Symptoms and Signs of Can You Survive a Sudden Cardiac Arrest?

Medical Author:
Medically Reviewed on 10/21/2022

Doctor's Notes on Sudden Cardiac Arrest

Sudden cardiac arrest (SCA) describes a condition in which the heart suddenly stops beating and blood stops circulating through the body. If not treated immediately, patients who experience sudden cardiac arrest will die. Most cases of sudden cardiac arrest are caused by a type of irregular heartbeat (arrhythmia) called ventricular fibrillation, or v-fib. The major risk factor for sudden cardiac arrest is undiagnosed coronary artery disease (CAD). Some people may also have an undiagnosed heart attack before a sudden cardiac arrest occurs.

In both CAD and heart attack, patients often have no symptoms to alert them of their condition until a sudden cardiac arrest occurs.

What is the treatment for sudden cardiac arrest?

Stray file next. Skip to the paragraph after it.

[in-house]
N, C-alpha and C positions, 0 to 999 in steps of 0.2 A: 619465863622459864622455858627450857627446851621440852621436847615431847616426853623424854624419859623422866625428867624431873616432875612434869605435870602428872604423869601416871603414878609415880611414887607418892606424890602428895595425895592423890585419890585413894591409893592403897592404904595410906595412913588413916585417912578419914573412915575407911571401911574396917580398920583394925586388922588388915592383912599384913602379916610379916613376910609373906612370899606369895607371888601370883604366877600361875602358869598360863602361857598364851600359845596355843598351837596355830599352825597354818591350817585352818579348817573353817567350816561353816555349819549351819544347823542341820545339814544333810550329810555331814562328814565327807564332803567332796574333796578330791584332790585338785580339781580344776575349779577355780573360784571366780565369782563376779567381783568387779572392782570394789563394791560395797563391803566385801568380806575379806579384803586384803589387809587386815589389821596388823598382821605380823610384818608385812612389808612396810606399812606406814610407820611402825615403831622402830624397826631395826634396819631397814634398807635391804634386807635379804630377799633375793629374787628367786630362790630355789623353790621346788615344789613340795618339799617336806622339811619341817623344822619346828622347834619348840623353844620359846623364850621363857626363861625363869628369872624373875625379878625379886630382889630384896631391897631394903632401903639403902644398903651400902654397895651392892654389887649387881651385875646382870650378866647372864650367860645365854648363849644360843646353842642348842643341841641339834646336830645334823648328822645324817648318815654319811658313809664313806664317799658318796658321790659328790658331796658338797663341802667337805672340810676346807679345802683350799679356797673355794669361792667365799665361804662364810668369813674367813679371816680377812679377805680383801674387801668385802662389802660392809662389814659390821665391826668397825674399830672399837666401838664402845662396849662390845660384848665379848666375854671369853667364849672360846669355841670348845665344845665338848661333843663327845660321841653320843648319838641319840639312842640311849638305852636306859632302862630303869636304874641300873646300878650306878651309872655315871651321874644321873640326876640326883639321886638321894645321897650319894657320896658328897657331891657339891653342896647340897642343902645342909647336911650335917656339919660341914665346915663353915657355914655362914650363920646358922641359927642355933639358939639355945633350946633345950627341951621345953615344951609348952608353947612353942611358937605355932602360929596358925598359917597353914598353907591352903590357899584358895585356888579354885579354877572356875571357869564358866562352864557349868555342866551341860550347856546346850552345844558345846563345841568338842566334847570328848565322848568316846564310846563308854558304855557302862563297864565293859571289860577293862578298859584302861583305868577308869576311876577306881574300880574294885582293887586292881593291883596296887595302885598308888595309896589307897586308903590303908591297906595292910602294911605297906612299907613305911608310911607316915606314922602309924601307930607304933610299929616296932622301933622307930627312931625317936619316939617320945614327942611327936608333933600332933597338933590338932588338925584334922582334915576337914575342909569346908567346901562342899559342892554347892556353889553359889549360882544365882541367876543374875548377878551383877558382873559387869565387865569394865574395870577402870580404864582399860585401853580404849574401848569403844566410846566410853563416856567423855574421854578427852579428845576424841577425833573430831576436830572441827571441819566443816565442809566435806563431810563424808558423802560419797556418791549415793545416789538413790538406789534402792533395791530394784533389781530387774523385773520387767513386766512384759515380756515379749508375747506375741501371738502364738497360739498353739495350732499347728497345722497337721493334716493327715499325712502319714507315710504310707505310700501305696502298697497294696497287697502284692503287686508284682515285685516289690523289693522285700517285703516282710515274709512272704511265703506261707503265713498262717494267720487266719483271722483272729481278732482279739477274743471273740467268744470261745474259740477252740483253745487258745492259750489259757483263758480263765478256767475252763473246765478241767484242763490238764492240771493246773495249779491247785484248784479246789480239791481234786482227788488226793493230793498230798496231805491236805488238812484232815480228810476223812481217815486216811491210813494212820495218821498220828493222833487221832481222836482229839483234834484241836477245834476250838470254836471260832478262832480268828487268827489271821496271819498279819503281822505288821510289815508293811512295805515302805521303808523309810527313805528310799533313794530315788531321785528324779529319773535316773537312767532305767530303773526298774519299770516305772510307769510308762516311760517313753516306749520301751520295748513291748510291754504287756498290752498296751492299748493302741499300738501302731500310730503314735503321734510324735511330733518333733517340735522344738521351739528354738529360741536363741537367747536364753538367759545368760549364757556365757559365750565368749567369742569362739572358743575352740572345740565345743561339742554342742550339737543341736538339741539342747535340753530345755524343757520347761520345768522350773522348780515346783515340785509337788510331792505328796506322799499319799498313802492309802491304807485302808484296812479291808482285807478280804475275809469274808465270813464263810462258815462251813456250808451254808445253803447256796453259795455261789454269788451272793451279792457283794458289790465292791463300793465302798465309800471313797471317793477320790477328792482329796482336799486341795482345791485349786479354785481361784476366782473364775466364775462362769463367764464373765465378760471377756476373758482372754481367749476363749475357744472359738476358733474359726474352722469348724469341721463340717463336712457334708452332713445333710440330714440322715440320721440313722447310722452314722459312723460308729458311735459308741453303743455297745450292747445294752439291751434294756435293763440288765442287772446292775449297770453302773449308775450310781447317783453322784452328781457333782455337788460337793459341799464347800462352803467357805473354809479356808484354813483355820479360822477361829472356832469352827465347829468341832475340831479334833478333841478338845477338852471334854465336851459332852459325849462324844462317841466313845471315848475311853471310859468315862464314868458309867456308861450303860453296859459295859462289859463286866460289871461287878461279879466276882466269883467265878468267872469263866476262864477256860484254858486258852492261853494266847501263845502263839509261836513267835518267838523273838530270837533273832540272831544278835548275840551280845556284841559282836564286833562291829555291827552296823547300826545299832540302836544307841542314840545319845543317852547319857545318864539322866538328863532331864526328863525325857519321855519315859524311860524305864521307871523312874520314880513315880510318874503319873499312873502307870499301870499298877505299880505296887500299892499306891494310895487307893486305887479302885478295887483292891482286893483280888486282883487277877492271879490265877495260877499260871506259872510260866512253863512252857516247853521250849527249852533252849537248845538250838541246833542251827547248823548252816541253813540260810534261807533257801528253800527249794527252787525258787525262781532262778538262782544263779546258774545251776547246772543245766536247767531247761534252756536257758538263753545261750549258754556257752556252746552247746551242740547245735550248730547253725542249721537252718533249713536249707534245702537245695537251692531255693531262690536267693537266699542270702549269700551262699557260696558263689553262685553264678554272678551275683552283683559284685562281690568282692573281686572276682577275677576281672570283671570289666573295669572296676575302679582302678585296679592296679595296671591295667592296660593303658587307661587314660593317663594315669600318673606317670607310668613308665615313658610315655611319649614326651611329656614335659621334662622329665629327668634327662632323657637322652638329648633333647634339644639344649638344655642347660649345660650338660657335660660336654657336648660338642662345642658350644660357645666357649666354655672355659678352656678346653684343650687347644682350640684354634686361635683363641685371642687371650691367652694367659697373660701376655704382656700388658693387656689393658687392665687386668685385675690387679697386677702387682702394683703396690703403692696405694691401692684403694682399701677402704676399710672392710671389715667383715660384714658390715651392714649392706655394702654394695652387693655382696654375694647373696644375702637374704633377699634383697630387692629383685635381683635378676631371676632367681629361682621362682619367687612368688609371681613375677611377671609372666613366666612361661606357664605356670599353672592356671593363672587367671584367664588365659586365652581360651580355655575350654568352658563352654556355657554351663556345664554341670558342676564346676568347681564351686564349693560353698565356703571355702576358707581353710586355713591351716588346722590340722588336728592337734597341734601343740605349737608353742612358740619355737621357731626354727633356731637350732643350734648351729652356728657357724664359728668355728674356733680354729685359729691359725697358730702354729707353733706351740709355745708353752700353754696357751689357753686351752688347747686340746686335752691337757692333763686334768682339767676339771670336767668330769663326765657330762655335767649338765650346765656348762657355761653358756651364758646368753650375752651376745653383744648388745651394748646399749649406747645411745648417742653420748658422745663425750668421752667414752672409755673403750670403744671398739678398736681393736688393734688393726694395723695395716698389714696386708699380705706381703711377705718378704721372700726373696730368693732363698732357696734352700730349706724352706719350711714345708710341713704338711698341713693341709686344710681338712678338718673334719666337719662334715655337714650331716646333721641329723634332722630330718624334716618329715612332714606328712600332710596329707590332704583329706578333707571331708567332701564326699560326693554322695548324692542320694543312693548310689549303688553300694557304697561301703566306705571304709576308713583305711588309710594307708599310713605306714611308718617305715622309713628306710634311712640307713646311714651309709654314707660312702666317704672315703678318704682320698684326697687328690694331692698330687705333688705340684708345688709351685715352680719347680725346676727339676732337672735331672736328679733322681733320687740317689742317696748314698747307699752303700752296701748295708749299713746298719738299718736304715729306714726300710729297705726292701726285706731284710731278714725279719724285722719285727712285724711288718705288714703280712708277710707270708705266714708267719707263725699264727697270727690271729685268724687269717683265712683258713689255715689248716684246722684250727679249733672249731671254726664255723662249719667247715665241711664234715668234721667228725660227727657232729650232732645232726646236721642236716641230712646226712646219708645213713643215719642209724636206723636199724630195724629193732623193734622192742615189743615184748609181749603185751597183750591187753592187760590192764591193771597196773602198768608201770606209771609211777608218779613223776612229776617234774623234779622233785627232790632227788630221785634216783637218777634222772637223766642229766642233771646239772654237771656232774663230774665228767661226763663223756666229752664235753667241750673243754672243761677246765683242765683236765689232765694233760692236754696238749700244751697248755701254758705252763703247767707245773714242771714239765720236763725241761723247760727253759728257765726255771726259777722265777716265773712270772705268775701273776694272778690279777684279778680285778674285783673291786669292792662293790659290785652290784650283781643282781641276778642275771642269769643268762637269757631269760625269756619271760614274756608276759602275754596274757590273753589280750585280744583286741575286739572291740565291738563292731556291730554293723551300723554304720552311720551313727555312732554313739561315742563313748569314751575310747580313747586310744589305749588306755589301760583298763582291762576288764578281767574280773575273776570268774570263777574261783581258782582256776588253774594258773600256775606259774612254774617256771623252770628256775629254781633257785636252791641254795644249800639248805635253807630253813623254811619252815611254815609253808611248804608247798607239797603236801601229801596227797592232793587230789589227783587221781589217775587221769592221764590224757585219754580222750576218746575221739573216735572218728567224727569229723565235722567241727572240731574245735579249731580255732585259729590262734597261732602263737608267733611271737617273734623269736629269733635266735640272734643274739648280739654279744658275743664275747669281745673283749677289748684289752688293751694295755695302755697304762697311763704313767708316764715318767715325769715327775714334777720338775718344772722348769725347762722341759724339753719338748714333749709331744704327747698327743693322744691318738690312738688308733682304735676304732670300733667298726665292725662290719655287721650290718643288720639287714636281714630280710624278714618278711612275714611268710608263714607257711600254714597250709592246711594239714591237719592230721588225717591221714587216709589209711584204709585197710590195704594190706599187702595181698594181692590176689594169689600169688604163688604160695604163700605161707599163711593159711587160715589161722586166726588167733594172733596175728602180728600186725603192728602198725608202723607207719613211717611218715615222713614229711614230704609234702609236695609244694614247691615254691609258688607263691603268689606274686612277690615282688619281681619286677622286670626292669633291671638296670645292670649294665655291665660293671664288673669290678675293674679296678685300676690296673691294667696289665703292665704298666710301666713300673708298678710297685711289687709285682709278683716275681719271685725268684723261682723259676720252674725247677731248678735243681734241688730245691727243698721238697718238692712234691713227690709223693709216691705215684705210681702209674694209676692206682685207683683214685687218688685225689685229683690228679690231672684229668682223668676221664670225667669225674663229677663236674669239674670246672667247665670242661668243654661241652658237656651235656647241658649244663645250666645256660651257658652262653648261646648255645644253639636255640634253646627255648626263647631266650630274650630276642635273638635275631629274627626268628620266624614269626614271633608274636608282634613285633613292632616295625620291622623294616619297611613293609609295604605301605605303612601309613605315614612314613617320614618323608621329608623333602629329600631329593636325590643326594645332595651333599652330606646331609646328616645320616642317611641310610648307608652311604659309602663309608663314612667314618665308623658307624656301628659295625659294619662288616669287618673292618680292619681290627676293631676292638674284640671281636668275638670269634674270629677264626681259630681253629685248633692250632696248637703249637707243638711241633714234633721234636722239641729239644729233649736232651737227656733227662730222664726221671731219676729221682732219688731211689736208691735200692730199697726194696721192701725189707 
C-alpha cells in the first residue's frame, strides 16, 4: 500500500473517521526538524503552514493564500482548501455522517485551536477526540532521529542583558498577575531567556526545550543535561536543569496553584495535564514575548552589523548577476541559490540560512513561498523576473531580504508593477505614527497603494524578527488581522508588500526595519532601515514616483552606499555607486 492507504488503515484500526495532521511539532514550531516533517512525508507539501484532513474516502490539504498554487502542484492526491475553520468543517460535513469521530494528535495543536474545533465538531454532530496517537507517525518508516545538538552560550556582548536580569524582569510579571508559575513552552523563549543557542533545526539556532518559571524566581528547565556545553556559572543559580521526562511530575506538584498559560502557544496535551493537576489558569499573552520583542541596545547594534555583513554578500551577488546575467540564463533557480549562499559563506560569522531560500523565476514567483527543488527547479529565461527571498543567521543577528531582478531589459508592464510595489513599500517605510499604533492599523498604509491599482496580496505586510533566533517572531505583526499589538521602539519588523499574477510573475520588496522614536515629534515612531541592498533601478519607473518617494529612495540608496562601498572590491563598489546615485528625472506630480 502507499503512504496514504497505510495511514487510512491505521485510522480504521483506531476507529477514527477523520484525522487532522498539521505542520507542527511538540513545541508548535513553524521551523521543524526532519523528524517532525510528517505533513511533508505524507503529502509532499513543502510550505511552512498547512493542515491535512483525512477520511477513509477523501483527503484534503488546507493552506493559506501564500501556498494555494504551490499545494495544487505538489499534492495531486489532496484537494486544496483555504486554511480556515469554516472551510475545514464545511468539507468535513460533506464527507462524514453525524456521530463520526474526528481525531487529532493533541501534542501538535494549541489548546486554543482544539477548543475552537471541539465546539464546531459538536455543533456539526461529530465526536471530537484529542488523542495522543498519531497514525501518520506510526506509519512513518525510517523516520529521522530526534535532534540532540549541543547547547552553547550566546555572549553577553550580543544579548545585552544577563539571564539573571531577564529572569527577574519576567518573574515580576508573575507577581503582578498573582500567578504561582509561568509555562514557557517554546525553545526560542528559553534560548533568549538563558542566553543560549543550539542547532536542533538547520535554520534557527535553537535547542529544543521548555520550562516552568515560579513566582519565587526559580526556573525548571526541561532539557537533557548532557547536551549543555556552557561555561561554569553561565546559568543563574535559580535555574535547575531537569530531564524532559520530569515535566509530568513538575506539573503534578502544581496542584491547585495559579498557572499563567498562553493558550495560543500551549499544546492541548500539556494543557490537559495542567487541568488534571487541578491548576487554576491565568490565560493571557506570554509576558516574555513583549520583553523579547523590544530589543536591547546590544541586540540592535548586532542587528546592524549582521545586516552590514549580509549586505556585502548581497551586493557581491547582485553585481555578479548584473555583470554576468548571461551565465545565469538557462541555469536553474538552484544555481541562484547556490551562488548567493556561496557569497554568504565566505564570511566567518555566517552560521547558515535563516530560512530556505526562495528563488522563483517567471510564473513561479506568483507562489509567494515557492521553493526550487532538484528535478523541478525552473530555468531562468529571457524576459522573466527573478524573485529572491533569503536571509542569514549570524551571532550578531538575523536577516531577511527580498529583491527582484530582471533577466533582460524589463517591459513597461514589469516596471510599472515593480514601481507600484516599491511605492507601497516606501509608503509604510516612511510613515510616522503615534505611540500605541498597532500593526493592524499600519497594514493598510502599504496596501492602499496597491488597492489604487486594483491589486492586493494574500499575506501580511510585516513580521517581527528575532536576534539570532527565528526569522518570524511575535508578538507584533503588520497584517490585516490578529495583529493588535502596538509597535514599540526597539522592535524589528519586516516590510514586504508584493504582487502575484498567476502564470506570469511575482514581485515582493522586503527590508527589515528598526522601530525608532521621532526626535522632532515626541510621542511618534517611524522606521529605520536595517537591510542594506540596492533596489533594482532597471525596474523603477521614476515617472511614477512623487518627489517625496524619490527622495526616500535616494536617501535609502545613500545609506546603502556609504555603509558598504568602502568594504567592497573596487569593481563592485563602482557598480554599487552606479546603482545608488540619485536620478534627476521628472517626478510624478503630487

Sudden cardiac death is a medical emergency; treatment needs to be immediate:

  • Call for emergency help – call 911 or have someone call for you
  • CPR treatment
  • At the same time, check for a pulse and normal breathing – if the person is not breathing normally and/or has no pulse, consider doing immediate CPR (cardiopulmonary resuscitation) and/or defibrillation treatment with an AED device (AED also termed automated external defibrillator device). If the device is available (usually available in many public places), follow the instructions for use printed on the device
  • Defibrillator treatment (AED) – place AED pads and follow instructions to deliver an appropriate electrical shock to the heart to stop chaotic heartbeats and thus may allow the heart to resume regular beats
  • The patient may resume/resolve some symptoms after CPR and/or AED treatment; if not, continue CPR and emergency transport to the hospital
  • Transport to the nearest emergency department by ambulance, if possible, even if symptoms resolve
Emergency medical caregivers ideally can begin other treatments as needed (for example oxygen and pain control) during transport to and at the hospital. Use of a private vehicle to the hospital (your car or truck, for example) is not recommended.

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Kasper, D.L., et al., eds. Harrison's Principles of Internal Medicine, 19th Ed. United States: McGraw-Hill Education, 2015.